Thursday, June 18, 2020
In its opinion in Department of Homeland Security v. Regents of the University of California (consolidated with Trump v. NAACP, and McAleenan v. Vidal), the Court held that the Trump Administration's rescission of the DACA program forestalling deportation proceedings against undocumented persons who have resided in the United States since childhood was arbitrary and capricious under the Administrative Procedure Act (APA). To reach that conclusion, the Court first found that the rescission decision was reviewable.
As we noted in our discussion of the oral argument (which occurred more than six months ago), the focus on the APA is not surprising although there were constitutional issues. And as foreshadowed in the oral argument, the question of whether the Trump Administration memos adequately considered the issue of reliance on the DACA policy was central to the Court's opinion.
The opinion by Chief Justice Roberts was joined by Justices Ginsburg, Breyer, and Kagan in full, and joined by Justice Sotomayor except to Part IV regarding the Equal Protection claim (applicable to the federal government through the Fifth Amendment). On the Equal Protection claim, Roberts, writing for a plurality, reasoned:
To plead animus, a plaintiff must raise a plausible inference that an “invidious discriminatory purpose was a motivating factor” in the relevant decision. Arlington Heights v. Metropolitan Housing Development Corp., 429 U. S. 252, 266 (1977). Possible evidence includes disparate impact on a particular group, “[d]epartures from the normal procedural sequence,” and “contemporary statements by members of the decisionmaking body.” Tracking these factors, respondents allege that animus is evidenced by (1) the disparate impact of the rescission on Latinos from Mexico, who represent 78% of DACA recipients; (2) the unusual history behind the rescission; and (3) pre- and post-election statements by President Trump. Brief for New York 54–55.
None of these points, either singly or in concert, establishes a plausible equal protection claim. First, because Latinos make up a large share of the unauthorized alien population, one would expect them to make up an outsized share of recipients of any cross-cutting immigration relief program.Were this fact sufficient to state a claim, virtually any generally applicable immigration policy could be challenged on equal protection grounds.
Second, there is nothing irregular about the history leading up to the September 2017 rescission. . . .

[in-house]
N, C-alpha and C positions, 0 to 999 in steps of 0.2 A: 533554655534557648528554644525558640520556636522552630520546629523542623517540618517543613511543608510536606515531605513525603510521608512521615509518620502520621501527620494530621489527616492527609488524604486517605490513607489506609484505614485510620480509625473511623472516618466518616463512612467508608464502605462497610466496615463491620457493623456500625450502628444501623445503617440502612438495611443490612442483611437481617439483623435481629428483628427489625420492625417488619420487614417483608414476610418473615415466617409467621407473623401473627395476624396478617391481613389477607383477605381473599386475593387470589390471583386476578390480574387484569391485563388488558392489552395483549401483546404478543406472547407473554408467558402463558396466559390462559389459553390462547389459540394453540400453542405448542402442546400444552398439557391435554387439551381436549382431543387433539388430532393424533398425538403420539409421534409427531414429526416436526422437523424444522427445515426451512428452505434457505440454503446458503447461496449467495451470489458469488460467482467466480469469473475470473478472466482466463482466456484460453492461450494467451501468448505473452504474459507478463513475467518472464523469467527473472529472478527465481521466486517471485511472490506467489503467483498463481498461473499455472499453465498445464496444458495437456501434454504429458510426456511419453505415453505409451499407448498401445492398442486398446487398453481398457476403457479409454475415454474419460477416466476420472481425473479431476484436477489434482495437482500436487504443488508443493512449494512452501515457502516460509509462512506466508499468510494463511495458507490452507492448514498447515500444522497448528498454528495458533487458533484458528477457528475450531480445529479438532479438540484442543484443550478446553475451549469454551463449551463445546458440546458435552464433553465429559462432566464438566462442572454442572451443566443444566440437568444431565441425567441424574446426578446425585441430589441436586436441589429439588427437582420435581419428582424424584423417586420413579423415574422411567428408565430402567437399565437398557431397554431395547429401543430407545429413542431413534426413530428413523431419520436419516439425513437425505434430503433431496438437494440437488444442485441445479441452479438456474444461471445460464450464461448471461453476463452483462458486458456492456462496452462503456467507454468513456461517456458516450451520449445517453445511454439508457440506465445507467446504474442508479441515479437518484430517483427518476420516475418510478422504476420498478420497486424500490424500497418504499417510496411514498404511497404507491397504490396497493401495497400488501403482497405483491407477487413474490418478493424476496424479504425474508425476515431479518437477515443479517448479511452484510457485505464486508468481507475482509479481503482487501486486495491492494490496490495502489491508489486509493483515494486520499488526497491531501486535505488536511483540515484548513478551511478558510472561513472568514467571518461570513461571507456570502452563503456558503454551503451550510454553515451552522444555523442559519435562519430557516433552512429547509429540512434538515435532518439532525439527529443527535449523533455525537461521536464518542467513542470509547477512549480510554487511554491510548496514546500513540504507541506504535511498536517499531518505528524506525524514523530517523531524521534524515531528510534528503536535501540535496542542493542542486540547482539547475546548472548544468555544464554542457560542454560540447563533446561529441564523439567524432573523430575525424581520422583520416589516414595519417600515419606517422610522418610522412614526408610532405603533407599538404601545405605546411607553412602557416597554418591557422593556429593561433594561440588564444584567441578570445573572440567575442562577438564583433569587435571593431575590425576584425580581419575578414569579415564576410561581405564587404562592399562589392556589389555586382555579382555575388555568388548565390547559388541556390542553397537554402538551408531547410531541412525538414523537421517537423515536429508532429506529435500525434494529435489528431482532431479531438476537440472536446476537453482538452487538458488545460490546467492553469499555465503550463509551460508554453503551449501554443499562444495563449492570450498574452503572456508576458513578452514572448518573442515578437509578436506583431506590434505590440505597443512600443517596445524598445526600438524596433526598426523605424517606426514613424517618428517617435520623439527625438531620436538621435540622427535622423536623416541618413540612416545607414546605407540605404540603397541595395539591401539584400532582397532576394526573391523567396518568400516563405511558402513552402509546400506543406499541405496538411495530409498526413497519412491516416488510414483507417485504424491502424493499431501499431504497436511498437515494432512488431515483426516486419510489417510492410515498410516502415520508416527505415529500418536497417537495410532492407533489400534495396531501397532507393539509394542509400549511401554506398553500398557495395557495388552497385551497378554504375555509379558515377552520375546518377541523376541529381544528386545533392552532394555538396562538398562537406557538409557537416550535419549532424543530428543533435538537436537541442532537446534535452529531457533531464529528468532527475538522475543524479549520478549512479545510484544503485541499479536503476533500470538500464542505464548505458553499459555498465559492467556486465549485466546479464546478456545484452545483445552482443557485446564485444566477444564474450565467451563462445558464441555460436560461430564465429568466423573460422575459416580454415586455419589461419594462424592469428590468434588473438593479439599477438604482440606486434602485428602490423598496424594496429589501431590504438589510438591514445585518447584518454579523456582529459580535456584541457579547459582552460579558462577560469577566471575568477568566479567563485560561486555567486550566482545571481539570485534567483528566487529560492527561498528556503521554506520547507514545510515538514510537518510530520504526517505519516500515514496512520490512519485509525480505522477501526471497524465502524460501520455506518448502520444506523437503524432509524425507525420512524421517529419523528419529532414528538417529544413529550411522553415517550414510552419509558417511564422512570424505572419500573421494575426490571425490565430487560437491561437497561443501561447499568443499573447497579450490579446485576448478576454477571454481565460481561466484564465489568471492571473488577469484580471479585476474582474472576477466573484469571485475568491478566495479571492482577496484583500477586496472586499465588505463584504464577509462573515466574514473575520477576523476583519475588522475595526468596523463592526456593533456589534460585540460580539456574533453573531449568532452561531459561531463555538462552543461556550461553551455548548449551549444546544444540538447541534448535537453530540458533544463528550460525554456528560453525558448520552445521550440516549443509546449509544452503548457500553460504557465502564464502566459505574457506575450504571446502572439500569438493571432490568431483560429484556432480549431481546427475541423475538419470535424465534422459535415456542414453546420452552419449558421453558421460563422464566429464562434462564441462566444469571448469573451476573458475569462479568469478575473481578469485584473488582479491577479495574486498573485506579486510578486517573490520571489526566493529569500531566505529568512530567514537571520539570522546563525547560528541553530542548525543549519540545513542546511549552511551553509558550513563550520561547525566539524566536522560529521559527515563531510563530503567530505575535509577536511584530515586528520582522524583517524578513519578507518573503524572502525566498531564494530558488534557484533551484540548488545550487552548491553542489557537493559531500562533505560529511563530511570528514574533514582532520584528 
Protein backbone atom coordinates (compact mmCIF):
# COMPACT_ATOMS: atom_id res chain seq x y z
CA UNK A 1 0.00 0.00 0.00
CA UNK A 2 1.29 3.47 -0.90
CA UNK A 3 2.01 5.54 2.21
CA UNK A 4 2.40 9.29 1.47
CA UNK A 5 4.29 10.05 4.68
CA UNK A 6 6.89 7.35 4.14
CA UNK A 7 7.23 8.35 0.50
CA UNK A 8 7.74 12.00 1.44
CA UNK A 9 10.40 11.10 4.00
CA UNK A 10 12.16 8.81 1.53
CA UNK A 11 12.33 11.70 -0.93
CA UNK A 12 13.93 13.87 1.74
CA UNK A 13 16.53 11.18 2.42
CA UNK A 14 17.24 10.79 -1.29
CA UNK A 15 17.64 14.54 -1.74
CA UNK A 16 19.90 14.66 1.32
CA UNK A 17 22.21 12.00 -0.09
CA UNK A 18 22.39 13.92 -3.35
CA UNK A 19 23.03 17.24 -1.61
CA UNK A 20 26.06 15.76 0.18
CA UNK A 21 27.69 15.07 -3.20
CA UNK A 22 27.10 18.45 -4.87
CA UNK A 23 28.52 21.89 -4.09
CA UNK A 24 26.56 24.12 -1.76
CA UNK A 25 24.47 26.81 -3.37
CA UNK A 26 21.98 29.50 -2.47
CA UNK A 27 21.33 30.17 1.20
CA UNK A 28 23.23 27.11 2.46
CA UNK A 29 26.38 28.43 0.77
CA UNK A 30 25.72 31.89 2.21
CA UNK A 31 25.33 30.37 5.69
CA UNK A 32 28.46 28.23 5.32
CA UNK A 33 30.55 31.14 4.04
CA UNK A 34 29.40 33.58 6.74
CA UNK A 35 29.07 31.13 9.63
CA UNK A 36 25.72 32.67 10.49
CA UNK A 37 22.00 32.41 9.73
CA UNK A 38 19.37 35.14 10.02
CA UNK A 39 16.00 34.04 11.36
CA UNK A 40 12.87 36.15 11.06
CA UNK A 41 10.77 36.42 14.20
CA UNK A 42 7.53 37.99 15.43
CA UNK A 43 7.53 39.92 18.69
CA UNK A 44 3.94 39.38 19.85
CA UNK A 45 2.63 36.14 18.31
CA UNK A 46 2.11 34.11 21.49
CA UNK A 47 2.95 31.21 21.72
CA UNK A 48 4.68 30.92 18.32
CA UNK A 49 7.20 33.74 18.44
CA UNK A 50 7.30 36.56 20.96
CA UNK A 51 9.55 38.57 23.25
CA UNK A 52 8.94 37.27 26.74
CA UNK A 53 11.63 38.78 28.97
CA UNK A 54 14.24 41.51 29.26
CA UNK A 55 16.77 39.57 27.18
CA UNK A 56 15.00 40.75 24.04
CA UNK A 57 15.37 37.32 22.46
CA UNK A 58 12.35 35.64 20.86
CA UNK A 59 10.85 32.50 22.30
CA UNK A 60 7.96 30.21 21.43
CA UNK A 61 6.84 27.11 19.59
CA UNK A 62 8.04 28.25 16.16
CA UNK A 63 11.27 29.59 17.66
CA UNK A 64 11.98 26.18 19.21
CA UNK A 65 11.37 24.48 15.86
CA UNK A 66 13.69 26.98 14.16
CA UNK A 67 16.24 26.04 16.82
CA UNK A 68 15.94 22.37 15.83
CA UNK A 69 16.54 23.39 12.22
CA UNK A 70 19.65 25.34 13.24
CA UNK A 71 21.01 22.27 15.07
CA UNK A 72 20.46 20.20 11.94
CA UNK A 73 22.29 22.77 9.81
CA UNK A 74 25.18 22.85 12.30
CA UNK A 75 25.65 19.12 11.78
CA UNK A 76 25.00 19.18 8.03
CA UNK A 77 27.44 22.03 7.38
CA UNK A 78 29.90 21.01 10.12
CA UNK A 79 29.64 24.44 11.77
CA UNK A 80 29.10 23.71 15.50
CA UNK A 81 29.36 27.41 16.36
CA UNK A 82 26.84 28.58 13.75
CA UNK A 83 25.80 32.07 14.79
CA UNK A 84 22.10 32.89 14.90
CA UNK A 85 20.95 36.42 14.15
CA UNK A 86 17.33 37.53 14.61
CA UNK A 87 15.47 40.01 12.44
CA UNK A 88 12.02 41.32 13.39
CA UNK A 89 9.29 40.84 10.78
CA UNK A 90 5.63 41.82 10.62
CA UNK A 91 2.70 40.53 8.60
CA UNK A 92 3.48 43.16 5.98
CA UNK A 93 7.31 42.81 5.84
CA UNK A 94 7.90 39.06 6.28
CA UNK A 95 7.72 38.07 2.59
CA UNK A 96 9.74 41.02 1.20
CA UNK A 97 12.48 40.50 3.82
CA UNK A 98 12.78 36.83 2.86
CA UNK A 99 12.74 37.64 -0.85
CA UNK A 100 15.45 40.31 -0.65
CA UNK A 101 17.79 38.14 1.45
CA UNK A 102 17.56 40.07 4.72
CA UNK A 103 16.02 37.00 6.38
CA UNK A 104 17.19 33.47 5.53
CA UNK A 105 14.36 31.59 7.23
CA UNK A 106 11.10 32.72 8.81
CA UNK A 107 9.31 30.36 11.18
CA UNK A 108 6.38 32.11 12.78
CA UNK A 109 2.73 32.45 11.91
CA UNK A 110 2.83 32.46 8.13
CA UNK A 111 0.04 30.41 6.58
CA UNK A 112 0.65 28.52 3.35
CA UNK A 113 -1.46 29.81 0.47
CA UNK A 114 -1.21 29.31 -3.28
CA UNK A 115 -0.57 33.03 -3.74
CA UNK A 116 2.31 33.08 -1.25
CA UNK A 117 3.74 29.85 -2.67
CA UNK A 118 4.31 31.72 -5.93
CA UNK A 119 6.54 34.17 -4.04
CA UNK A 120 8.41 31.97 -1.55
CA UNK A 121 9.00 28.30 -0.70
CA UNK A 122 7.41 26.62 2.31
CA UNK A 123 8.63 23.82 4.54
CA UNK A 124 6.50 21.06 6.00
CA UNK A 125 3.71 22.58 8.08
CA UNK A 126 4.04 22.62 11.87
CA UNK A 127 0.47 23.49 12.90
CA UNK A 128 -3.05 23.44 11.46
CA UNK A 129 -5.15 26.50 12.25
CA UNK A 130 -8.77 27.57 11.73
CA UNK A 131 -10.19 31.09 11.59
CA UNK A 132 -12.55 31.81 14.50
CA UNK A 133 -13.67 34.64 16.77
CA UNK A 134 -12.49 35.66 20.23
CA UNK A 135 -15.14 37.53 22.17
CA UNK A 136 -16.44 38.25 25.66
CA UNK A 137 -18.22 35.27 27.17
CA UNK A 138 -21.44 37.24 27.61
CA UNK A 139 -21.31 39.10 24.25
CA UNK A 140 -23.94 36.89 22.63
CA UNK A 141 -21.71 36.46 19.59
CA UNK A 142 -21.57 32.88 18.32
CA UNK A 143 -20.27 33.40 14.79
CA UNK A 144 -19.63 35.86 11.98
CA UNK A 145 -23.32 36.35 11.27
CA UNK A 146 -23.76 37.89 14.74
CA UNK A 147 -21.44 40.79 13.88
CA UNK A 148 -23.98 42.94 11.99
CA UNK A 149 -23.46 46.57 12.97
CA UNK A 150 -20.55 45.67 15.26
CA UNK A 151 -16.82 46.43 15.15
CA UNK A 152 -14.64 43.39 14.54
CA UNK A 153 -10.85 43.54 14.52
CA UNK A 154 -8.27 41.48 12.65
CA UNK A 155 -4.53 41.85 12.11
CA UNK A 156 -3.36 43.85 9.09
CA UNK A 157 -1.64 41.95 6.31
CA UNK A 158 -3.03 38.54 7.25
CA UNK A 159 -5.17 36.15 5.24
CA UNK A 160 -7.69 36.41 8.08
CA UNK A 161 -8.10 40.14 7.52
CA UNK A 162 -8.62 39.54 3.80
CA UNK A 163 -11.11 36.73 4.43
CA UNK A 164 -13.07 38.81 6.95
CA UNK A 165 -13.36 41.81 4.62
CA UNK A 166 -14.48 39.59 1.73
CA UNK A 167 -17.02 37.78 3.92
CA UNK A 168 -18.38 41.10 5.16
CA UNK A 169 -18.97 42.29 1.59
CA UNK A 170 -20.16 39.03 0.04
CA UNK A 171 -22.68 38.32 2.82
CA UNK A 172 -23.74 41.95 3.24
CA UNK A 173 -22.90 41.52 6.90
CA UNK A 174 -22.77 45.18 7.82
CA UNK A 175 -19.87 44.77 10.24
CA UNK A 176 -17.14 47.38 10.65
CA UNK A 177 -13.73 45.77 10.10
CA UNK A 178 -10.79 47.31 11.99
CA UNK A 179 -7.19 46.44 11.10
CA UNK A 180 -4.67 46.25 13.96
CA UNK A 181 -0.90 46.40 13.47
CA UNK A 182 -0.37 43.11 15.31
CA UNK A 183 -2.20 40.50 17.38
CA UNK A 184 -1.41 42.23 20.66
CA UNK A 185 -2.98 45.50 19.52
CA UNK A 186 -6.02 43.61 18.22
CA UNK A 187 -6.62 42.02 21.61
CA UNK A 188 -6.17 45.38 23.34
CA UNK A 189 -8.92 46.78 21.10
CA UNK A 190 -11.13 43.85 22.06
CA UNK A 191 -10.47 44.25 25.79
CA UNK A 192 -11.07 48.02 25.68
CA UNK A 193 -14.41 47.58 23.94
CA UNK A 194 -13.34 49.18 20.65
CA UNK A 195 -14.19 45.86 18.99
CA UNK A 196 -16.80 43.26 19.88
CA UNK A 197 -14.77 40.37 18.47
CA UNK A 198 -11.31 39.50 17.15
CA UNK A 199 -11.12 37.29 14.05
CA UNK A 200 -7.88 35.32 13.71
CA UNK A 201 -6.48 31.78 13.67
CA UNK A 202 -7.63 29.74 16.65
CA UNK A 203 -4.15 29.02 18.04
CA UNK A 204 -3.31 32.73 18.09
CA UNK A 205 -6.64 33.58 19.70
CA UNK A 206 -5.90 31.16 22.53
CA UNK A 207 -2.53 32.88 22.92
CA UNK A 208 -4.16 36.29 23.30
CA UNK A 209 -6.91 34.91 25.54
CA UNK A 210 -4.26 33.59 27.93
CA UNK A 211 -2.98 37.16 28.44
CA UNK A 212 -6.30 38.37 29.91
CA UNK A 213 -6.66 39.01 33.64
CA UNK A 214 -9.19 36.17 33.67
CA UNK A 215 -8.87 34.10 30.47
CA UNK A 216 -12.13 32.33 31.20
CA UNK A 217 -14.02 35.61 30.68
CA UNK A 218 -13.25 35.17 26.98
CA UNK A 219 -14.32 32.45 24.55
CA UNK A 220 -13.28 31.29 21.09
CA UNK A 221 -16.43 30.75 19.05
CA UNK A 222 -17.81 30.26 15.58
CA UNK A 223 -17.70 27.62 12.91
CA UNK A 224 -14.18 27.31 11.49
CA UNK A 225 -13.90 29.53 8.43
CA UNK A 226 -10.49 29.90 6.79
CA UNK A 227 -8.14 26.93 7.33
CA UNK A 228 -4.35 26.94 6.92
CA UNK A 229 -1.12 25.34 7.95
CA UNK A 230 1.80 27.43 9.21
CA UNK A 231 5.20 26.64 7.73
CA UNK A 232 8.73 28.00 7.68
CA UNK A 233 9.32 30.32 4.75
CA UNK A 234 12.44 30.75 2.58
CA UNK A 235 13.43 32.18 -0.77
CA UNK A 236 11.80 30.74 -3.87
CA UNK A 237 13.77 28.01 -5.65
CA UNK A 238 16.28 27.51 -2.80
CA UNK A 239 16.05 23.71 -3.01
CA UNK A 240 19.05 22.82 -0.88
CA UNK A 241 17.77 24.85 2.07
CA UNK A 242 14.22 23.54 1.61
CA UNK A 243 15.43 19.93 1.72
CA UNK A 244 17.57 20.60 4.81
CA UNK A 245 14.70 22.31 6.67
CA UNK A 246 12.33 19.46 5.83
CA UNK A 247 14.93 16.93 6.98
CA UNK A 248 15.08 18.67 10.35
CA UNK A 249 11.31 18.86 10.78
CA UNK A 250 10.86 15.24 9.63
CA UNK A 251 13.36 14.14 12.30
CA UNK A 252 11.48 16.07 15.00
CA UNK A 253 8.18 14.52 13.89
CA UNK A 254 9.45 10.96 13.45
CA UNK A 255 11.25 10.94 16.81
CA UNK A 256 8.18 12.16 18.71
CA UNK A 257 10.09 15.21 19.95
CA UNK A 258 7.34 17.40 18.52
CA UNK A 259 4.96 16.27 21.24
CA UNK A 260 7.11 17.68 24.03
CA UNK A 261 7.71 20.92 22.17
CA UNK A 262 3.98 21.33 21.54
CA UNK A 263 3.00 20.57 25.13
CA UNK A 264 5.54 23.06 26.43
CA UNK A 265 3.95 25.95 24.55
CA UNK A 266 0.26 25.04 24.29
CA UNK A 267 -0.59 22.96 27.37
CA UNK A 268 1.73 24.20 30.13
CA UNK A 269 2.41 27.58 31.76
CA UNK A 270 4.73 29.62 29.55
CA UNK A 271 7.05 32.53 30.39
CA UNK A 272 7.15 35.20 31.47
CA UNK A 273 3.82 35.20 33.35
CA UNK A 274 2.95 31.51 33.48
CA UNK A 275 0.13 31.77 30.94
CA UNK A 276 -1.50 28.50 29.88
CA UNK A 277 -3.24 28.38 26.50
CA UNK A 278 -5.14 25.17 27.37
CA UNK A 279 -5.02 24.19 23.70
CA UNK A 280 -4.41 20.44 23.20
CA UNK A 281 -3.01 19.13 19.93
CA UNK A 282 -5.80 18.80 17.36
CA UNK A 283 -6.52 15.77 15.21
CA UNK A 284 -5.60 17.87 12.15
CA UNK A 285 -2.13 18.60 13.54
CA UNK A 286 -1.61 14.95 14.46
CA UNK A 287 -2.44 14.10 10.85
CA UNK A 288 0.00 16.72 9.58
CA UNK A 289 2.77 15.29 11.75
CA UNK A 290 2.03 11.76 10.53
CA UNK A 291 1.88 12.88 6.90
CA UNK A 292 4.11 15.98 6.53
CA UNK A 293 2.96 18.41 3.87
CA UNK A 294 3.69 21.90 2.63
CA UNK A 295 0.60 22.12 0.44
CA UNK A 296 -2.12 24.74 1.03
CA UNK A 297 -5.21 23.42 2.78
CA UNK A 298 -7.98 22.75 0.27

Finally, the cited statements are unilluminating. The relevant actors were most directly Acting Secretary Duke and the Attorney General.. . .Instead, respondents contend that President Trump made critical statements about Latinos that evince discriminatory intent. But, even as interpreted by respondents, these statements—remote in time and made in unrelated contexts— do not qualify as “contemporary statements” probative of the decision at issue.
[some citations omitted].
Justice Sotomayor disagreed. In her concurring opinion she stressed that the equal protection challenges were still in a "preliminary posture," so that all that was necessary at this stage of the litigation was a statement of sufficient facts that would allow a court to draw the reasonable inference that there is liability for the misconduct alleged. For Sotomayor, this threshold was met and her opinion criticizes the plurality for "discounting some allegations altogether and by narrowly viewing the rest." Instead, Sotomayor argues that Trump's statements matter, as she did in her dissenting opinion in Trump v. Hawai'i (2018) (the "travel ban" case). Further, she contends that the
the impact of the policy decision must be viewed in the context of the President’s public statements on and off the campaign trail. At the motion-to-dismiss stage, I would not so readily dismiss the allegation that an executive decision disproportionately harms the same racial group that the President branded as less desirable mere months earlier.
Finally, the plurality finds nothing untoward in the “specific sequence of events leading up to the challenged decision.” Arlington Heights v. Metropolitan Housing Development Corp., 429 U. S. 252, 267 (1977). I disagree. As late as June 2017, DHS insisted it remained committed to DACA, even while rescinding a related program, the Deferred Action for Parents of Americans and Lawful Permanent Residents. But a mere three months later, DHS terminated DACA without, as the plurality acknowledges, considering important aspects of the termination. The abrupt change in position plausibly suggests that something other than questions about the legality of DACA motivated the rescission decision. Accordingly, it raises the possibility of a “significant mismatch between the decision . . . made and the rationale . . . provided.” Department of Commerce v. New York, 588 U. S. ___, ___ (2019) (slip op., at 26). Only by bypassing context does the plurality conclude otherwise.
The otherwise dissenting opinions concurred with the plurality on rejection of the equal protection claims.
Thus, with the nonconstitutional grounds for judgment, it is possible that the Trump Administration could attempt to rescind DACA by complying with the administrative requirements of the APA and not acting in an arbitrary and capricious manner. Whether or not the Trump Administration proceeds in that direction is uncertain.